I actually regret that I helped bring them to this country, and I wish they would move back and spare me their societal and superstitious crap (My dad told me I was possessed by the devil as soon as I got out of the hospital last time).That implies that you may be suffering from PTSD. They talk so much about that within our military, but civilians within Iraq suffered as well and could use support and assistance with this. But I'm reaching a point here where I may get into asking those too intimate questions that you won't feel comfortable answering. Being a big fan of American movies and cartoons, I have liked a lot about the country, but sometimes less the people, though that could be because of lack of friends and support group in this area I'm living in now, which forces me to spend more time with my family and relatives, and friends from back home, which has not been very helpful at all, and only served to alienate me from the culture I chose to be part of.It's always tough to make new friends in a new place. It helps if you are in school or work at a large business. Some place where there is a large number of people to interact with.Do you have hobbies you would like to pursue? Are there any classes or clubs at your local community college that you might find interesting, that aren't too expensive?Finding an interest that takes your mind off your problems with your family may help that relationship mellow out a little. Or put another way, they may not bug you so much. :) Lee is right about the writing. If you enjoyed it, take it up again. Yes, you can get kind of rusty if you don't do it continually, but practice will make it come easier. You can start here if you like and let us give you some feedback. :)Btw, what is your favorite seafood? I'm just a little curious because of the shrimp post you did a while back.Now I'm afraid I've got to run. Gotta go find a birthday present for someone and I forgot to get stuff at Target. *sigh* Sometimes I think I'd forget my head if it weren't attached.
Pete is correct in that the Swedish economy has been larely sustained by the increase in private debt. And he is correct in saying that we do have a housig bubble that has not yet popped.BUT... and there's always a but. We DO have a way more competitive industrial base than doens Ireland. And I mean WAY more. We might have lost SAAB automobile but we still make Volvo cars, Volvo tucks, Volvo construction equipment, Scania Trucks, and all manner of tools and machinery that Ireland does not. And we have way more natural resourse exports also.Our economy is fundamentally sound and competitive. But we DO have a problem with the high level of private debt.It differs from Ireland's prior situation though. First the private debt in Sweden is due to a housing bubble - same as Ireland. But in Ireland there was also a construction bubble, and people had second and third homes, they bought homes as investments. Here we still have a housing shortage. There hasn't been a constructon boom here, like in Ireland and Spain. So the bubble is less likely to pop here, since the available housing stock is filled up with tenants, and there's no speculation element in our housing market.Best case scenario: we manage to slowly deflate the housing bubble through inflation and stagant prices over a decade or two.Worst case: our bubble pops like Ireland's bubble popped. It'll hurt. But we'll still have a way more competitive ecomomy than does Ireland. And we have our own currency that we can deflate to boost exports. I' worried, but not that worried. We'll do alright.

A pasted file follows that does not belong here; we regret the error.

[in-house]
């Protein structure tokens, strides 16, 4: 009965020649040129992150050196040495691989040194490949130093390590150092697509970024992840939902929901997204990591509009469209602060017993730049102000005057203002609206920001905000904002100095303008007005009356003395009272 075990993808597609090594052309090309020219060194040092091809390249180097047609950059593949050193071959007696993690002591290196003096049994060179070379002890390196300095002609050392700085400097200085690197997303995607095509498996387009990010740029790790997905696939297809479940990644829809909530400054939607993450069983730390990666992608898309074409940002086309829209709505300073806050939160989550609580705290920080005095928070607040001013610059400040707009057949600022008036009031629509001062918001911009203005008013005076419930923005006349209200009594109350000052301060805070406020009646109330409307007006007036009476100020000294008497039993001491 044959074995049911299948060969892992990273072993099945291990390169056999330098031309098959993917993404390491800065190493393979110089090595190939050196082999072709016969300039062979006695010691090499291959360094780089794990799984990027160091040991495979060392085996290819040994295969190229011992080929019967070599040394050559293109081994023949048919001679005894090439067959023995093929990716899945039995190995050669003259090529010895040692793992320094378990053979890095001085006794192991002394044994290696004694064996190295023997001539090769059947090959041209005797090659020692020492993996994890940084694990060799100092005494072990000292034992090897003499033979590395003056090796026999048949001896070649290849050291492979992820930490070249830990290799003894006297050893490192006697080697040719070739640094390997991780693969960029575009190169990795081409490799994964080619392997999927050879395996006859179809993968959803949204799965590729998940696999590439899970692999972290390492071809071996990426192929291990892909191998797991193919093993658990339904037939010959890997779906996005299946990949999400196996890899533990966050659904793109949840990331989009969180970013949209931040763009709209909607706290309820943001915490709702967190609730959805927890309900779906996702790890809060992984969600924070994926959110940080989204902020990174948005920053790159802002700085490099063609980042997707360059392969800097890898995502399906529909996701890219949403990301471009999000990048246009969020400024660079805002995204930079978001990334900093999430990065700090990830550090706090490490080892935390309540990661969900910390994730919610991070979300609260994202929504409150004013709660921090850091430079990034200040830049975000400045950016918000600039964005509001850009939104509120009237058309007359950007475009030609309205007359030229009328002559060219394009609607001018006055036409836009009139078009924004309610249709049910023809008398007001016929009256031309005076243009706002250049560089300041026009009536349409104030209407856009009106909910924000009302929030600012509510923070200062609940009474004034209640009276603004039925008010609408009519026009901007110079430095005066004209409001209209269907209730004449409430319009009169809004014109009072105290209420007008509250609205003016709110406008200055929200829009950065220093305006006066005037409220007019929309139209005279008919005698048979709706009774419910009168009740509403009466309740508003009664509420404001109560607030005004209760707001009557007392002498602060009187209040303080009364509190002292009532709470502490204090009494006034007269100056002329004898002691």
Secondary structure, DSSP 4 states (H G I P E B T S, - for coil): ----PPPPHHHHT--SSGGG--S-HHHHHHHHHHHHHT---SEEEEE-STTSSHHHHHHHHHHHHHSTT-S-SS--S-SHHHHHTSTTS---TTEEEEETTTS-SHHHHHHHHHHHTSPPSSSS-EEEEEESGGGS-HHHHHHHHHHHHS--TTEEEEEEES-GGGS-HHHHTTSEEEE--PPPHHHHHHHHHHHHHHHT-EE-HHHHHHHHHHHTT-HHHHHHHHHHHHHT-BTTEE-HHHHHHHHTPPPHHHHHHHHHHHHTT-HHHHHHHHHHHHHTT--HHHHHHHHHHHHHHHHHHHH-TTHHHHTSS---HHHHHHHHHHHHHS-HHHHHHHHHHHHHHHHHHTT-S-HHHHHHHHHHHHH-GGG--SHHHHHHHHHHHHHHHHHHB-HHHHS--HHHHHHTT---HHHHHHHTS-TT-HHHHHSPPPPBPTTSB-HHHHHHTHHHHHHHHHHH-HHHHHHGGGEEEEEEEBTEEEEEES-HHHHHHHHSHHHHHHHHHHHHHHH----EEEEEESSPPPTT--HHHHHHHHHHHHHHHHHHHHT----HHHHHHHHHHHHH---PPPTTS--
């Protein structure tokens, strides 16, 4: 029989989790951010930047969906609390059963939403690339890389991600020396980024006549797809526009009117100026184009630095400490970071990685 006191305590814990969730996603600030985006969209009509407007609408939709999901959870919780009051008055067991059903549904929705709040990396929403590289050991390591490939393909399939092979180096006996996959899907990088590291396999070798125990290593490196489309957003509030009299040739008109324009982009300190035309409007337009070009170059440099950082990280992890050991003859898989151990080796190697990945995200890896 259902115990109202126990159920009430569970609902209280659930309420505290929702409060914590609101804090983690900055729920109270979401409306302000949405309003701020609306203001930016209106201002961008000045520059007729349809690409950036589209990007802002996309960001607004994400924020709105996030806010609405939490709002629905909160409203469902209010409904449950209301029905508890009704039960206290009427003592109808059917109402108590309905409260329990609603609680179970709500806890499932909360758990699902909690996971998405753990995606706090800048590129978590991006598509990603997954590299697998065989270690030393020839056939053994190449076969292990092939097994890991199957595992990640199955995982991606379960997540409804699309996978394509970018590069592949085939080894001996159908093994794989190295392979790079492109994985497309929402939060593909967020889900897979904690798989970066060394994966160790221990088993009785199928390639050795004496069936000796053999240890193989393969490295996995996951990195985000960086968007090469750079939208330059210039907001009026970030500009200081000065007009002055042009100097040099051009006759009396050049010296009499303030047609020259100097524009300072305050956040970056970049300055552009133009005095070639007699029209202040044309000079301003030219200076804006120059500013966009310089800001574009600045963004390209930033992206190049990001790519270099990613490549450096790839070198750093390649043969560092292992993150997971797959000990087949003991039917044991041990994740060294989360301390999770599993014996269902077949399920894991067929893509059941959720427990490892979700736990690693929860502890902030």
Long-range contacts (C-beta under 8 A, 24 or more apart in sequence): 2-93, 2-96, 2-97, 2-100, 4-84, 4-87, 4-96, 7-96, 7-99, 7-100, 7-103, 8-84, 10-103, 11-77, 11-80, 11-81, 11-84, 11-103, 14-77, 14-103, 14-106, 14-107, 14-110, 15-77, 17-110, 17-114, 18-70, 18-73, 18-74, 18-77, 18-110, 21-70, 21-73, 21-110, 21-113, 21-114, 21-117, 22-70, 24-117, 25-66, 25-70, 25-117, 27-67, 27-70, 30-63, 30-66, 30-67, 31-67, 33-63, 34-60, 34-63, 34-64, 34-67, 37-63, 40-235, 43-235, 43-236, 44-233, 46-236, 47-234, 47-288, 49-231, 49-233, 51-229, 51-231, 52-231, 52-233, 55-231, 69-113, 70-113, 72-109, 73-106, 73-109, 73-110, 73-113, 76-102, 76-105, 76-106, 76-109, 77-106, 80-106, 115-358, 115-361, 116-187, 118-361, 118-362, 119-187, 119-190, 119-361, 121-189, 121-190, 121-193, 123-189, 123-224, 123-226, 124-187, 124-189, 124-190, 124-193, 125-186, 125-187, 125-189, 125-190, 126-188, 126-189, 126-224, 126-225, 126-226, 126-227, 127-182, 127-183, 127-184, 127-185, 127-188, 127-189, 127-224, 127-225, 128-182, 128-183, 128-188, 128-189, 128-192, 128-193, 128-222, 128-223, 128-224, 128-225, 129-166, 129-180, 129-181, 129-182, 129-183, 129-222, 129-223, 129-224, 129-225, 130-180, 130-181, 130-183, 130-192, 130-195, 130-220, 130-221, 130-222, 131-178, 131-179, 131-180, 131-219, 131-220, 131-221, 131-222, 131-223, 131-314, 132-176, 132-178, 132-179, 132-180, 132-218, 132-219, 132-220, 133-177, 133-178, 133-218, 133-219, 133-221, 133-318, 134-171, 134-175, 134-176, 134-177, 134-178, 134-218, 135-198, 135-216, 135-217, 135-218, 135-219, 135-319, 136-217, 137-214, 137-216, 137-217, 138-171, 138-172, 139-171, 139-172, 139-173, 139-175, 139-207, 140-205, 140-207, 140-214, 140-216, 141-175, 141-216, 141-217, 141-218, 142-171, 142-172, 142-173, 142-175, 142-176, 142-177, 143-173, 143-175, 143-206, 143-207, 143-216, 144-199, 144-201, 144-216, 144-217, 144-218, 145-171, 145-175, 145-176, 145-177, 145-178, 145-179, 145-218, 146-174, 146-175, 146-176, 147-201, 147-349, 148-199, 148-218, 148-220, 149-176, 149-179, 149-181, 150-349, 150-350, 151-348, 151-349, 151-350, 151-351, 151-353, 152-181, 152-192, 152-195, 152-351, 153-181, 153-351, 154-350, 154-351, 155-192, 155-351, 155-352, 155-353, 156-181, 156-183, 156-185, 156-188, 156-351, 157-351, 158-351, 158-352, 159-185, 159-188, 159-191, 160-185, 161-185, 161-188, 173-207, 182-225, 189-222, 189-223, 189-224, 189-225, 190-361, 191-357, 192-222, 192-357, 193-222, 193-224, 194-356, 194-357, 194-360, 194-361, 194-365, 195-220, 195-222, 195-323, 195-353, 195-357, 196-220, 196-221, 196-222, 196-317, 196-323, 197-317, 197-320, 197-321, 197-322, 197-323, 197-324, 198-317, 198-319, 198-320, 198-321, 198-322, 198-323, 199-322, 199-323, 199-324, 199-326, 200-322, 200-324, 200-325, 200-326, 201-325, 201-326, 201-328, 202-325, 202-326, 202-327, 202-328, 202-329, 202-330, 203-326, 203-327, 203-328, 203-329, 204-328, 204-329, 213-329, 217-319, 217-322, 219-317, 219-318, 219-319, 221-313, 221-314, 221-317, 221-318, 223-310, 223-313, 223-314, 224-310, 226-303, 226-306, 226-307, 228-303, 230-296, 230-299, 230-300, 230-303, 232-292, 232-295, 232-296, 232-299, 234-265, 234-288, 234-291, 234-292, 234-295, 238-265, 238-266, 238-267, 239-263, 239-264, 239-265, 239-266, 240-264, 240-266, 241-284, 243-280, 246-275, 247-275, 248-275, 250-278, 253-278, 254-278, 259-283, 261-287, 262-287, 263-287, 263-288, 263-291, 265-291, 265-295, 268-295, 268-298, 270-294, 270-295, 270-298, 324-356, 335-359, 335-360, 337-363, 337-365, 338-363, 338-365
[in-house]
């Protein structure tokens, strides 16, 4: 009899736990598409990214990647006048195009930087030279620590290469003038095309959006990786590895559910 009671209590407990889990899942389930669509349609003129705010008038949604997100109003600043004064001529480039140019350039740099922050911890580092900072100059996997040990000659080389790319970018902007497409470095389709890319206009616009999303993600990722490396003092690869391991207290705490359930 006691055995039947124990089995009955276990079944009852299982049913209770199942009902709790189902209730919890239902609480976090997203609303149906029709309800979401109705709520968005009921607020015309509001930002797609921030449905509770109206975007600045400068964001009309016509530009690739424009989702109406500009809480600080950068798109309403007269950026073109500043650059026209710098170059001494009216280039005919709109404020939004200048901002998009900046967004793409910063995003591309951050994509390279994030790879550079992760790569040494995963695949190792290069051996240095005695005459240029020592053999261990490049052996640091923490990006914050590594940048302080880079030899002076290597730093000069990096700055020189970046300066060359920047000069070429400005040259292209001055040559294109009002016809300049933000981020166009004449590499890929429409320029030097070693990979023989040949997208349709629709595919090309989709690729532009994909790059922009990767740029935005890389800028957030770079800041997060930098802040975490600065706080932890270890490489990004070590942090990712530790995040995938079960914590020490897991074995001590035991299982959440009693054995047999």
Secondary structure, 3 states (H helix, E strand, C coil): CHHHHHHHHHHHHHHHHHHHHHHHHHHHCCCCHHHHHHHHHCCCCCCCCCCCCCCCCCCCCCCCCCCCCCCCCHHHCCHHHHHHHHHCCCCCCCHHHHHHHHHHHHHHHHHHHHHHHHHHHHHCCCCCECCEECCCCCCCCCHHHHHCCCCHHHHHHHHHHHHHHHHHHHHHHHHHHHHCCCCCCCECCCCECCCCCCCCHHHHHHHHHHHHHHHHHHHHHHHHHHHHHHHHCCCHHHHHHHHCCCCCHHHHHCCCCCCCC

"Pete is correct in that…"You didn't bother to read Anders Aslund's piece in Bloomberg's did ya?
Lynnette, I'm not suffering from PTSD. Just had enough of my family and their PTSD. I don't care much for them anymore. And they don't get that.
Hi Zeyad - if it would help, I would be happy to sub-edit (to correct any English awkwardness) stuff you write for the Guardian Comment Is Free.I am following you on Twitter, as you may have noticed, and I think anyone would be interested in reading about the experiences of Iraqis in exile.If it is not too personal a question, how much is left to pay of your hospital bill?Rachel